This section touches on some of the low-hanging fruit that you can strive to achieve in your frontend engineering. For a fabulous reference on ways to improve performance, be sure to check out High Performance Web Sites: Essential Knowledge for Front-End Engineers by Steve Souders (O'Reilly). It's a quick read and really does live up to the "essential" part of the title. Much of the content is available at http://developer.yahoo.com/performance/rules.html.
- Dojo's build tools
- Lazy loading
While much has been said in this chapter on the virtues of using the build tools to create a minimal number of layer files for your application, there will certainly be times when it just makes more sense to do some lazy loading. For example, if you determine that users very infrequently make use of a particular feature that adds a nontrivial amount of script to your layer, you may just opt to
dojo.requireit on the fly instead of packaging it up.
Another consideration with respect to lazy loading is to intelligently use the layout widgets to load content on the fly. For example, you may choose to only initially load the visible tab of a
TabContainer, and either load the other content when it is requested, or wait long enough that you are certain the rest of the page has been loaded before fetching the other tabs. The
ContentPanedijit is a common vehicle for lazy-loading content.
- Web server configuration
Expiresheader; configure your server to take full advantage of common configuration options such as gzip compression.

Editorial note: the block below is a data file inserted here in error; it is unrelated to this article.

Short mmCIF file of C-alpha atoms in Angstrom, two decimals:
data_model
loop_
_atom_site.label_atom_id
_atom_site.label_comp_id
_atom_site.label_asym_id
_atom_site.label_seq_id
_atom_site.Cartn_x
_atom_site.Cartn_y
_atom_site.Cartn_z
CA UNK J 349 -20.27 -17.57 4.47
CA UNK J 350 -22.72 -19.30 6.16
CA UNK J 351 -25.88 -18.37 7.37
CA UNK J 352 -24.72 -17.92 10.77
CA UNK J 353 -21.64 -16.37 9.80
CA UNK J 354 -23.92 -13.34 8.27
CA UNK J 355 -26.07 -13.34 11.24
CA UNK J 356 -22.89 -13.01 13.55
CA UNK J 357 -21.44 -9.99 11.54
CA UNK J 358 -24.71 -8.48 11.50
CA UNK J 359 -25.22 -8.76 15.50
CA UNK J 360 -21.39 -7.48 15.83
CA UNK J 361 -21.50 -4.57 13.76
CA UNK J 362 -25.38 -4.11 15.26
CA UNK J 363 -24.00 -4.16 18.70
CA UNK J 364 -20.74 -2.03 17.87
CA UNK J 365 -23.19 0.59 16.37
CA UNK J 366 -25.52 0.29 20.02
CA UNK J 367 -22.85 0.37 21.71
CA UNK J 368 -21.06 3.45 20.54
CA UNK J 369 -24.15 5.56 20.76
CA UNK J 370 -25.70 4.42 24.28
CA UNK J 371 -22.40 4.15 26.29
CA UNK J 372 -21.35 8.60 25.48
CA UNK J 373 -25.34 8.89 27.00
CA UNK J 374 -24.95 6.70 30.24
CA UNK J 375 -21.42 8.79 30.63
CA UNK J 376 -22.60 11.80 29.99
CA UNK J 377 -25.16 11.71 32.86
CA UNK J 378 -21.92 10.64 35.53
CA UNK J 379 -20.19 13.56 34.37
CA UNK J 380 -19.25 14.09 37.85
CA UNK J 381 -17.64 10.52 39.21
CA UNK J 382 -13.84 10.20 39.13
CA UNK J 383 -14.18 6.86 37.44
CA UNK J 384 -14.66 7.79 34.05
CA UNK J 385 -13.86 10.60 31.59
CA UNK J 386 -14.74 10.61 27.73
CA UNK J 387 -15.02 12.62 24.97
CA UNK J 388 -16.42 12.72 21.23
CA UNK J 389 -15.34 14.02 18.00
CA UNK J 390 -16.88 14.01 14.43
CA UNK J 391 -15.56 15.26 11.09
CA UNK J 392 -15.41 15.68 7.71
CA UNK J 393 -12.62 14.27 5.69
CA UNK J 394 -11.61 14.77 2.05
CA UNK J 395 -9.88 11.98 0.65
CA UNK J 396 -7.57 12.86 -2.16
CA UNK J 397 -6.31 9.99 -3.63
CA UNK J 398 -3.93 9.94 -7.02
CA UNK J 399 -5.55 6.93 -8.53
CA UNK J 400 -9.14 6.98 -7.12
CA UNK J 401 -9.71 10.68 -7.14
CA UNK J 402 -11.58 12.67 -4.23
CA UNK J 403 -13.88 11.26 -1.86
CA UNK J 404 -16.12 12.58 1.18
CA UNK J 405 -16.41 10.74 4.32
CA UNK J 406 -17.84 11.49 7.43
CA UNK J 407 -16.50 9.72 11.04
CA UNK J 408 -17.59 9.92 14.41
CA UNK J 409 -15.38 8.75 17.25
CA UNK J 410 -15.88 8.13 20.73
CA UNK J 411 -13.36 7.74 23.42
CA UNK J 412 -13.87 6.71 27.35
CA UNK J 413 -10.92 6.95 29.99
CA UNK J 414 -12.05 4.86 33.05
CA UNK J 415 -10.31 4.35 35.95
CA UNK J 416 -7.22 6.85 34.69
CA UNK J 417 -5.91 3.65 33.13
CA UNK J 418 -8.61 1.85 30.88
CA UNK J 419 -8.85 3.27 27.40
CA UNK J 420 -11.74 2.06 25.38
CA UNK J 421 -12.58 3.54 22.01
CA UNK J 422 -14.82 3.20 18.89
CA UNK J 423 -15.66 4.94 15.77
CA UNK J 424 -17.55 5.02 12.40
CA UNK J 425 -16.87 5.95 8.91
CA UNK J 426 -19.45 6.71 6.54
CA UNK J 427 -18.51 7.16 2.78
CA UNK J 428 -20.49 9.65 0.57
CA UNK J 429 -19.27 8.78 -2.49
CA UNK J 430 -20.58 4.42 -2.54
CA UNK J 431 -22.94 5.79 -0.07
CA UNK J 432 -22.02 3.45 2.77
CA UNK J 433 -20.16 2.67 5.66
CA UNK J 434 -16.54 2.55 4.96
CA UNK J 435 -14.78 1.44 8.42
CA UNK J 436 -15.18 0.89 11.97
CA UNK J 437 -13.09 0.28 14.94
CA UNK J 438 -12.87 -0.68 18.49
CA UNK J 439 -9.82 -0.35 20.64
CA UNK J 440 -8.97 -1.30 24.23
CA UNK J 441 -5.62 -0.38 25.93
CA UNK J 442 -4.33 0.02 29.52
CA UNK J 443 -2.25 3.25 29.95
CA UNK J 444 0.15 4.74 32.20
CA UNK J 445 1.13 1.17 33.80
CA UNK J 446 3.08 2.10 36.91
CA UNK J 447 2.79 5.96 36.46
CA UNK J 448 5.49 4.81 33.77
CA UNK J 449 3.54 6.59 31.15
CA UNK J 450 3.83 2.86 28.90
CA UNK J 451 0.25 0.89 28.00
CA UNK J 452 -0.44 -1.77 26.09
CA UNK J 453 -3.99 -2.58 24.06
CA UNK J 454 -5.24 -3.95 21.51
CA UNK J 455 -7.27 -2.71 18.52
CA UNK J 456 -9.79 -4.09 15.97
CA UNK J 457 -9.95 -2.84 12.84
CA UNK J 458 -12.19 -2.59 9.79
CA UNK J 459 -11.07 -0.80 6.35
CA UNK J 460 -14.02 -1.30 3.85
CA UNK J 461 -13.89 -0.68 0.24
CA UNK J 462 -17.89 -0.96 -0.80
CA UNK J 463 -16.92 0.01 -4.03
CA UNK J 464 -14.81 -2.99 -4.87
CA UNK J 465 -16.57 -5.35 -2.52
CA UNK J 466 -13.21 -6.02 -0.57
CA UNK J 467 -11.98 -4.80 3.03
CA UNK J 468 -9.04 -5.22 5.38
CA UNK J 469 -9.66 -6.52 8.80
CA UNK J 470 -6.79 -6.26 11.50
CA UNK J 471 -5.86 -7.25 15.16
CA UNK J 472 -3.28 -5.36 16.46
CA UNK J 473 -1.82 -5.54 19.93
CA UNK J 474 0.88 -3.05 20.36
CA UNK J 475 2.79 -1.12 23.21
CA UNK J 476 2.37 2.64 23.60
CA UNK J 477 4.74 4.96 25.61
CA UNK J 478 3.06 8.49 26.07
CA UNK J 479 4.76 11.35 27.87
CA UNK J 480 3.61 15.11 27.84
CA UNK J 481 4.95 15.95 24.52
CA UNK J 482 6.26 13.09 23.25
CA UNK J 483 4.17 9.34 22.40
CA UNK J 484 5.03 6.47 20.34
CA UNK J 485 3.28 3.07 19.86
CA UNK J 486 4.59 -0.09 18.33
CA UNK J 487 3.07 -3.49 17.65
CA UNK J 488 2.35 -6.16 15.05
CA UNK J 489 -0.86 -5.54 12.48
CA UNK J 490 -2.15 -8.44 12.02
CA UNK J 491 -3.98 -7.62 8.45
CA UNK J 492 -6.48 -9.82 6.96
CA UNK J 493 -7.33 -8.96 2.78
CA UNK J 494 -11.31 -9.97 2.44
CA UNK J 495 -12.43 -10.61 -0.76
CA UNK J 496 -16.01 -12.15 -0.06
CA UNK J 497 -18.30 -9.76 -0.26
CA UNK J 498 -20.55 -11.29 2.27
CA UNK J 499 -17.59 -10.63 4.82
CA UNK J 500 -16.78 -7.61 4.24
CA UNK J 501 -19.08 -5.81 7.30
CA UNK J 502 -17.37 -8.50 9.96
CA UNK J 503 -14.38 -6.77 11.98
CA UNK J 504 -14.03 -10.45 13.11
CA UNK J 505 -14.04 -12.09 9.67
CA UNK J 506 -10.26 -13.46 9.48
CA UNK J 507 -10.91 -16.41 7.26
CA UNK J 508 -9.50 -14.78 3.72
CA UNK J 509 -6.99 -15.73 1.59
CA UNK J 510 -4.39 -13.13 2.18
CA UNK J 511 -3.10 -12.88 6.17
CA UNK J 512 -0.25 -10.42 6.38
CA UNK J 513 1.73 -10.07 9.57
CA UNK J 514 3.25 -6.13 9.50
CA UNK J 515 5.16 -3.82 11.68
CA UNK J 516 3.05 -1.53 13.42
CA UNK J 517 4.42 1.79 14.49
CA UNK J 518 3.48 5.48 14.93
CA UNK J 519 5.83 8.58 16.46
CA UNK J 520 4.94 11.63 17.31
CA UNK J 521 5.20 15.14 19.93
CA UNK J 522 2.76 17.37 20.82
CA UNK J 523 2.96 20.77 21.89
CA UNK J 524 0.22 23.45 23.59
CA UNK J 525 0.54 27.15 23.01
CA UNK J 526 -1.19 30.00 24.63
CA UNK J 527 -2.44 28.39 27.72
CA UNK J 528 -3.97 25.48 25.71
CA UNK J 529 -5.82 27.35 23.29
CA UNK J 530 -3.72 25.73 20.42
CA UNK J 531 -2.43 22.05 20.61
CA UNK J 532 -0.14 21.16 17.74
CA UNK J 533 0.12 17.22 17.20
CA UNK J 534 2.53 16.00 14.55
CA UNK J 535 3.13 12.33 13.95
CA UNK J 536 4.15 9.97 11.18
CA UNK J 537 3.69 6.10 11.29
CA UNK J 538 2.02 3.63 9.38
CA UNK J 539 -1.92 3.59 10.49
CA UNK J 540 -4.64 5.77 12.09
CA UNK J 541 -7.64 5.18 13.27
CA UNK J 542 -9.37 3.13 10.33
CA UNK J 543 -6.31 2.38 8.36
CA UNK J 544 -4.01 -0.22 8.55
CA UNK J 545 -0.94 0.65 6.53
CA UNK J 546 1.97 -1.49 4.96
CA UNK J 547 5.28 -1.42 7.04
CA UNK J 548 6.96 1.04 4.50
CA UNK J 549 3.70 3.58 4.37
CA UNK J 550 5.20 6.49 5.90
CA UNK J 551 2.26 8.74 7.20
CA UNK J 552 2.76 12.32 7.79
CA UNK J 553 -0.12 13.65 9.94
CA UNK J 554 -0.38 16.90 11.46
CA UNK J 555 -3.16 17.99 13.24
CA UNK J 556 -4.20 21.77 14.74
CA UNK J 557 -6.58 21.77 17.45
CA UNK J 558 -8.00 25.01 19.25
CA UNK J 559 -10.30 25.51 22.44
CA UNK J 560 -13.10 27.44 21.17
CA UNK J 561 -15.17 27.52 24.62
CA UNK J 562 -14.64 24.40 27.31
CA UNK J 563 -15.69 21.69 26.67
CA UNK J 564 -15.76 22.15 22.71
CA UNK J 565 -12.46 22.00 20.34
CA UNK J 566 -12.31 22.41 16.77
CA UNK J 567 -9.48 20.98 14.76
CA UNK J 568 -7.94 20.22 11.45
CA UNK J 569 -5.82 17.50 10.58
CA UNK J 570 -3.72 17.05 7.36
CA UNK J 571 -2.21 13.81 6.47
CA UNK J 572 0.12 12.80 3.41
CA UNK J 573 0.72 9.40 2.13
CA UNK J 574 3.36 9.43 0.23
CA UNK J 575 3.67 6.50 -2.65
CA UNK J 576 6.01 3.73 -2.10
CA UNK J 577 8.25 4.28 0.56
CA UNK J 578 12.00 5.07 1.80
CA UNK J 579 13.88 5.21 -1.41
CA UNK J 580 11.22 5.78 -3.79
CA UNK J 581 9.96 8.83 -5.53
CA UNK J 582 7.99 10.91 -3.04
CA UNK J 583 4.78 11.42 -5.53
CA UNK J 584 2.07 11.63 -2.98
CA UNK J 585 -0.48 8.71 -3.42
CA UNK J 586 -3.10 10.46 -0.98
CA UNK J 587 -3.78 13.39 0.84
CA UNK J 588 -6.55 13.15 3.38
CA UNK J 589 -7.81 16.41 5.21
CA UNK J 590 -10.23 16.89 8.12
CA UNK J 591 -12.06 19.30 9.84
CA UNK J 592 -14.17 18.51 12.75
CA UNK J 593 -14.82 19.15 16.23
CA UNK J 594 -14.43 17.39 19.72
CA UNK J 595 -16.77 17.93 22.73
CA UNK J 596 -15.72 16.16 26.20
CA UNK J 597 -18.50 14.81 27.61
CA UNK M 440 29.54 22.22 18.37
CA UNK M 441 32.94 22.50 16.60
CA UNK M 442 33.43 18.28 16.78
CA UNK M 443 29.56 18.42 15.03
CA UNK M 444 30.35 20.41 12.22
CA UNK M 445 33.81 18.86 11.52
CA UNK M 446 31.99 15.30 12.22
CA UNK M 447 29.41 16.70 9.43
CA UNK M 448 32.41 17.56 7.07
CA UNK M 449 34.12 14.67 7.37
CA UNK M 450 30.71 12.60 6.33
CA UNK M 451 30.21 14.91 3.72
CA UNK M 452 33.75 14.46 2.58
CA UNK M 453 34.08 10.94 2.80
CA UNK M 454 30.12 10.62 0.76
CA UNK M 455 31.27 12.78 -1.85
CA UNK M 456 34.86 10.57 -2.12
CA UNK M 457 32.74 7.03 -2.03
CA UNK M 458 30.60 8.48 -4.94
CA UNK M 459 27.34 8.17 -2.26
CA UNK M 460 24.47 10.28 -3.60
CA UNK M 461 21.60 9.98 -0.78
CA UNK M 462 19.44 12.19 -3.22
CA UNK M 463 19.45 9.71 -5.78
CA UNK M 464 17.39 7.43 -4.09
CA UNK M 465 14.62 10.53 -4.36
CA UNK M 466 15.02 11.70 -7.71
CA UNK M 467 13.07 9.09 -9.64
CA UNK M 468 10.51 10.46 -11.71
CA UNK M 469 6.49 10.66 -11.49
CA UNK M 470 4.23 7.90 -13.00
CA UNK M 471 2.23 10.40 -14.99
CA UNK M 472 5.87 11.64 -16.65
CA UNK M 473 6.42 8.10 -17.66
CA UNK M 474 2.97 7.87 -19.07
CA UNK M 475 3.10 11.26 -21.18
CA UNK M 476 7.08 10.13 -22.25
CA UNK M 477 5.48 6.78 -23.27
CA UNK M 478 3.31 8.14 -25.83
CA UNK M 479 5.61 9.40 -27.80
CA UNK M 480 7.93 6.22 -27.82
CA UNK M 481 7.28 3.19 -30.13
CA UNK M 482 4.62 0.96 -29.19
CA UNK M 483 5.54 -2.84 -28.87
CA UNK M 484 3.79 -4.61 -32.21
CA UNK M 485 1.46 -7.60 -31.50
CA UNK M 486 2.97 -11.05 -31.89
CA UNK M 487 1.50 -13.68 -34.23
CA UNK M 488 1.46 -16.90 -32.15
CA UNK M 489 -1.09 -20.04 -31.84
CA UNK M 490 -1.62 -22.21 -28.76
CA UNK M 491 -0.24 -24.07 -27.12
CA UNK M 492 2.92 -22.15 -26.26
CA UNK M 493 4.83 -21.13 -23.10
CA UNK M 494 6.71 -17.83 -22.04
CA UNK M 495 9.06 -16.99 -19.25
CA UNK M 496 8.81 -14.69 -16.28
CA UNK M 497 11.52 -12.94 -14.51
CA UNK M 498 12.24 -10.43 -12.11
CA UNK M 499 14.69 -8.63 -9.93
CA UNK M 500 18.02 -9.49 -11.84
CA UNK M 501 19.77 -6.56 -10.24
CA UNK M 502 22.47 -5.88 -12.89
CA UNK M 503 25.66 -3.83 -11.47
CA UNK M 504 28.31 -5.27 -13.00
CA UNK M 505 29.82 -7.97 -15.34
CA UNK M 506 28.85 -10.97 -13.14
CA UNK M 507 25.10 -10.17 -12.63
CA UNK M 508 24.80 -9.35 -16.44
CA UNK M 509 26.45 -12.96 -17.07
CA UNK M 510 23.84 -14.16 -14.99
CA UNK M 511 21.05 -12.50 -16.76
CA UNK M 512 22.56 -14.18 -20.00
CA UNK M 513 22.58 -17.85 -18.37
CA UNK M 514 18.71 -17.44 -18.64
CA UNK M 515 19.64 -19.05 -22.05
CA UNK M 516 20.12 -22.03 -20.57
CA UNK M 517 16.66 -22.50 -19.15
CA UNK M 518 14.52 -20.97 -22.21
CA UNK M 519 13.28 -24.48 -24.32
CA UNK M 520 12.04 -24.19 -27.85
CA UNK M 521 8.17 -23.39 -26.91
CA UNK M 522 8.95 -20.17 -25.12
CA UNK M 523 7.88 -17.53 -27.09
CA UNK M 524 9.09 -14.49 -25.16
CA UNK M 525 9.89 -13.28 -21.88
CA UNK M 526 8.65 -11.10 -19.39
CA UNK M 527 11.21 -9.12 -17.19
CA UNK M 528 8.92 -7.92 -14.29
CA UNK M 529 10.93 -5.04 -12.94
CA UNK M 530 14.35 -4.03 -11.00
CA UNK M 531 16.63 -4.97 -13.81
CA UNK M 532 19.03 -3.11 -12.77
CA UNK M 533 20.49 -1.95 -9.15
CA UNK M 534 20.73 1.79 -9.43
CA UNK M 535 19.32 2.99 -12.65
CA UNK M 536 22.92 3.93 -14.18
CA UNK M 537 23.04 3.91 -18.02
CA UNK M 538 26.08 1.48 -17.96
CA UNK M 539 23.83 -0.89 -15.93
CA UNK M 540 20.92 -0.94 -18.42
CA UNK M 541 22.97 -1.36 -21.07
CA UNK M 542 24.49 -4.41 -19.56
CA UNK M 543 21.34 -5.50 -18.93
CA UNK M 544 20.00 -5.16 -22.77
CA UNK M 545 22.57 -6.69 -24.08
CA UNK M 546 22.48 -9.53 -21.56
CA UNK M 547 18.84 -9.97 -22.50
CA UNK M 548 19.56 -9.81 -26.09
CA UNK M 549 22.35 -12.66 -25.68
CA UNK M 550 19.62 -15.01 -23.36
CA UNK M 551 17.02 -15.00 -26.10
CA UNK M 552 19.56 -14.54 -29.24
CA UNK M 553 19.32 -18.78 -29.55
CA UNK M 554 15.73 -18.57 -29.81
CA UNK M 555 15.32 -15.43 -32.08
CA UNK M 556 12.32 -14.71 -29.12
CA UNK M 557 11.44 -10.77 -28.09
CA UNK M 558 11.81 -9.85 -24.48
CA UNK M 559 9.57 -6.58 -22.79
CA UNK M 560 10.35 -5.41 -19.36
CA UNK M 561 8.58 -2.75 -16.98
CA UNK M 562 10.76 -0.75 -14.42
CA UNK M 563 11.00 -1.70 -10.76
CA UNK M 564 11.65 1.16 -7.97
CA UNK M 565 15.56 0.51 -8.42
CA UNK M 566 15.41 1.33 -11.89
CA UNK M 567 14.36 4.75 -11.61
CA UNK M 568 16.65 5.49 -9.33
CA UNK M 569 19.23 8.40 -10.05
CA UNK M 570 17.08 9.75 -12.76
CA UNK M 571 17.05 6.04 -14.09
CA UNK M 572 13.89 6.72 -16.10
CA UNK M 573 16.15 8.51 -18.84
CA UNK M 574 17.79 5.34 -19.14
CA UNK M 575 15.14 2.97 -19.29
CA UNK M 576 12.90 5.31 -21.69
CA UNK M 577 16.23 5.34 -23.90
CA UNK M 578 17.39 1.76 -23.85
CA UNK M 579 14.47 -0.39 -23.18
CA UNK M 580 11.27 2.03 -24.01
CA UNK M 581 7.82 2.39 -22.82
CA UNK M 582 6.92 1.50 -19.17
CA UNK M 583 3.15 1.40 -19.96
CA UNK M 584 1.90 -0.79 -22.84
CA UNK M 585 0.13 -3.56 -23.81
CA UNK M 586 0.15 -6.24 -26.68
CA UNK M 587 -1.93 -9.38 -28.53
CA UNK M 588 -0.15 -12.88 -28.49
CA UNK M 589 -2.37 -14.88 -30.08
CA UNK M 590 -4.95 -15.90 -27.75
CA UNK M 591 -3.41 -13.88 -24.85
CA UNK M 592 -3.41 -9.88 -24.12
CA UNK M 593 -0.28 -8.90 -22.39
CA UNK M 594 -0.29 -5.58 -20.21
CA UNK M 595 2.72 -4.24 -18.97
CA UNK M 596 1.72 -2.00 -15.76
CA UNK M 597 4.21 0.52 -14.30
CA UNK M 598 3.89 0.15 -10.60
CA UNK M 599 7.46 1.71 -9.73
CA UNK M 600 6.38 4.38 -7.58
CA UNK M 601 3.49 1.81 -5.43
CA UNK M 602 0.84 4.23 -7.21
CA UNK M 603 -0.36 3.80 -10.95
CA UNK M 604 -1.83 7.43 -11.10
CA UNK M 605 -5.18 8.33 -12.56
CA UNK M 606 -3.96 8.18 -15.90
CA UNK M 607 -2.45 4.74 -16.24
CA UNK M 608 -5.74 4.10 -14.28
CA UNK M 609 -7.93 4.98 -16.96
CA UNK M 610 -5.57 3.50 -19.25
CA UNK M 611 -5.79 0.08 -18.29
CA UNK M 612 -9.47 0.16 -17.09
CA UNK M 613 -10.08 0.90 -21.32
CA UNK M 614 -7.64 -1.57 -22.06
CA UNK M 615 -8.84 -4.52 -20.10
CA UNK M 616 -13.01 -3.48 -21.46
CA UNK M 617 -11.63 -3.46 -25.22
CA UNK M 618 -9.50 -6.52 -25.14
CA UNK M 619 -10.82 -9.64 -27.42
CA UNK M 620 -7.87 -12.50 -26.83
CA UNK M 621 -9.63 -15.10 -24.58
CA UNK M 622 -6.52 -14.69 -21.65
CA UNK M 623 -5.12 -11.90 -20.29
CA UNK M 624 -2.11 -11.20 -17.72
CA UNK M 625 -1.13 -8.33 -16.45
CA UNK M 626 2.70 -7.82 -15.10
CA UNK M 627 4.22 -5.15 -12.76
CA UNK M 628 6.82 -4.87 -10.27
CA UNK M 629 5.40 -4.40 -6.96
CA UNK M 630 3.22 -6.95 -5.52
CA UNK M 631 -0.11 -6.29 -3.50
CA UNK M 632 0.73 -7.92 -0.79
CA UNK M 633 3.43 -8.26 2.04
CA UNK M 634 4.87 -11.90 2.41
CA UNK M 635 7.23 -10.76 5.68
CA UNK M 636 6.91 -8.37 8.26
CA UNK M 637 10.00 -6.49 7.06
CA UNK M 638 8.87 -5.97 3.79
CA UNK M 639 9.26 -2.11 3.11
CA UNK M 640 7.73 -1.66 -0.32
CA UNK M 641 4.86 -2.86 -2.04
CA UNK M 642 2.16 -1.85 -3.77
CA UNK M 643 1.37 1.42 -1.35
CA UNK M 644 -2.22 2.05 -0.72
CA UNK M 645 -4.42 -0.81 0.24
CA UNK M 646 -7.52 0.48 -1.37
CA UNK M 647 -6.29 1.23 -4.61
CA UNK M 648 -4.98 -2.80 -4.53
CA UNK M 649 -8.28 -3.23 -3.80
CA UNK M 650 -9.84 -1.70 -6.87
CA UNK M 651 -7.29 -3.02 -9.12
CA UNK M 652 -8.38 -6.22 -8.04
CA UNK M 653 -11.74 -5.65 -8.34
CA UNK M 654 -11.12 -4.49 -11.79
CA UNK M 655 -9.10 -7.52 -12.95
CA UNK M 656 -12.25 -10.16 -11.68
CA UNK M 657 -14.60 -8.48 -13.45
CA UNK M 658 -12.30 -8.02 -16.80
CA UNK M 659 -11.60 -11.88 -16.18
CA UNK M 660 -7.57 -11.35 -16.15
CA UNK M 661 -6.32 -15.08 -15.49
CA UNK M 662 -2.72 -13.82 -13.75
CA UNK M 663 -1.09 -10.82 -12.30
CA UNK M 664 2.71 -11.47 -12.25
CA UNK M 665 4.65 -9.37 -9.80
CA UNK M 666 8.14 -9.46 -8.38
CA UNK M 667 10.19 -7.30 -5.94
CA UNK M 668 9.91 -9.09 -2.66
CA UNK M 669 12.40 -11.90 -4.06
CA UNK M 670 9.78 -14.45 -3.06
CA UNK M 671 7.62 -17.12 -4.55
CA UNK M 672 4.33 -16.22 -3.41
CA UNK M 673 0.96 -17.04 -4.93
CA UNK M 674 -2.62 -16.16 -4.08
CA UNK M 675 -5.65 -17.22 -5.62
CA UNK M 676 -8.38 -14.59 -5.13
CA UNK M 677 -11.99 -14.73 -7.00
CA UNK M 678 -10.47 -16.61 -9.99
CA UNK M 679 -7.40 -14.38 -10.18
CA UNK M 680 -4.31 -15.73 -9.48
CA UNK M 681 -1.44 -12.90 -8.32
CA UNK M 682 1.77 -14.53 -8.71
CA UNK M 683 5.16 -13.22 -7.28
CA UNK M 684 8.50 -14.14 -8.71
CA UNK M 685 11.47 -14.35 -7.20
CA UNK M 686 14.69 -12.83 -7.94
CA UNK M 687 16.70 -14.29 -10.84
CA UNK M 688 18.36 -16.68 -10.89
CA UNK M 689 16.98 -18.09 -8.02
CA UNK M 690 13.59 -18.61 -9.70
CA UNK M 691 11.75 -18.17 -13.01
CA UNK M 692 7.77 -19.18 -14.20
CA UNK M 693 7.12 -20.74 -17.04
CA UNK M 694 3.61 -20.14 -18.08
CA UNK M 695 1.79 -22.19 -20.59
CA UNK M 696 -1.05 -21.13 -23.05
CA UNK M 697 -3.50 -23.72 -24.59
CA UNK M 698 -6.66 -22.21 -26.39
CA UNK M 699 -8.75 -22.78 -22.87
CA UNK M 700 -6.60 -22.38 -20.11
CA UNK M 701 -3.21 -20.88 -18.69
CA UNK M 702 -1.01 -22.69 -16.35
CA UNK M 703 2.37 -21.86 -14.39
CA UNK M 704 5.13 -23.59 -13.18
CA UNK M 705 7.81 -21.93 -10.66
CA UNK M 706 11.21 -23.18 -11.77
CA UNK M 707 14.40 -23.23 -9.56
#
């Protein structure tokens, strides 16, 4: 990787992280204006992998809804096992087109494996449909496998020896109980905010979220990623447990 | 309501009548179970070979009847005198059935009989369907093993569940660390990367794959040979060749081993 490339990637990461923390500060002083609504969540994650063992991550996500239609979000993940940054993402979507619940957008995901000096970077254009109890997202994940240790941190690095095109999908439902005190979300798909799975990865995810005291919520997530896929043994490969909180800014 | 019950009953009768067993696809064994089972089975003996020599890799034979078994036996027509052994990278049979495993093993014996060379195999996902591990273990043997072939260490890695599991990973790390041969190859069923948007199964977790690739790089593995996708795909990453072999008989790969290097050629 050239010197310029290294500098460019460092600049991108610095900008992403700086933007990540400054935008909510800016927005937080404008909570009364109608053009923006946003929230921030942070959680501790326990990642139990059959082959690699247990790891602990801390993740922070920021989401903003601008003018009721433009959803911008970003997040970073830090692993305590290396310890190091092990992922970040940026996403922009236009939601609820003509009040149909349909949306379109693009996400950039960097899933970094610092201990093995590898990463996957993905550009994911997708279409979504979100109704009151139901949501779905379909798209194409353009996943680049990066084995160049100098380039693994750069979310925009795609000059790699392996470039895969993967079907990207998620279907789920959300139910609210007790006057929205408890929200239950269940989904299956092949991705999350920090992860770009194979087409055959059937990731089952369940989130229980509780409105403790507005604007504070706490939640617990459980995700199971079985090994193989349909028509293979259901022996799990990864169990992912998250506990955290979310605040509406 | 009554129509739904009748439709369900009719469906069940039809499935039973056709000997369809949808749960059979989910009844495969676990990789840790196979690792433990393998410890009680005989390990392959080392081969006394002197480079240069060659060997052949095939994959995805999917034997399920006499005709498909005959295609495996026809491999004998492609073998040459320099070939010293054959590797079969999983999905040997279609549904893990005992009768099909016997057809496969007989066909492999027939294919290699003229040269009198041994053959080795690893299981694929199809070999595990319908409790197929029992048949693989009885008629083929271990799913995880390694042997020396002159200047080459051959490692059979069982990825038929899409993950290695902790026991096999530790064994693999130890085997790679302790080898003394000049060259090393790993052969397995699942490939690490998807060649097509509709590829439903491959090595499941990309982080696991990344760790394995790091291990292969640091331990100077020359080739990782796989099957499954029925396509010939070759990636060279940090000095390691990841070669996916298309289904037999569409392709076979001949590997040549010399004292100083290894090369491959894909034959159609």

- Maximize static content
Because static content can be served so quickly, the more of it you can serve, the less time your web server will spend per request. Maximize the use of static HTML files that are nearly identical by filling in the user-specific portions via cookies or XHR requests where possible. For example, if the only difference on a login page is a few hundred bytes of text containing some user-specific information, serve the page statically, and use script to asynchronously fetch the small bits that need to get filled in instead of dynamically generating the entire page.
You'll be able to host Dojo on a dedicated machine and share it amongst various applicationsâwhether or not they are on the same domain in your network.
dojo.requirestatements that happen when the page loads are satisfied asynchronously instead of synchronously (the case for a default build), which can improve page load times since the requests are nonblocking.
Some browsers, such as IE, limit you to two open connections per subdomain by default, so using an XDomain build essentially doubles the number of potential connections for your applicationâtwo for Dojo and two for everything else in the local domain.
If you serve multiple applications that all use the XDomain build, the overall HTTP latency your clients endure is likely decreased, as the overall amount of content that their browsers can cache locally is increased.
As a final word of caution, don't prematurely optimize your application; when you do optimize it, never do so blindly based on guessing games. Always use demonstrable information such as profiling information or server logs to your advantage. Particularly with respect to optimization, our instincts can often be deceived. And remember: Firebug is your friend.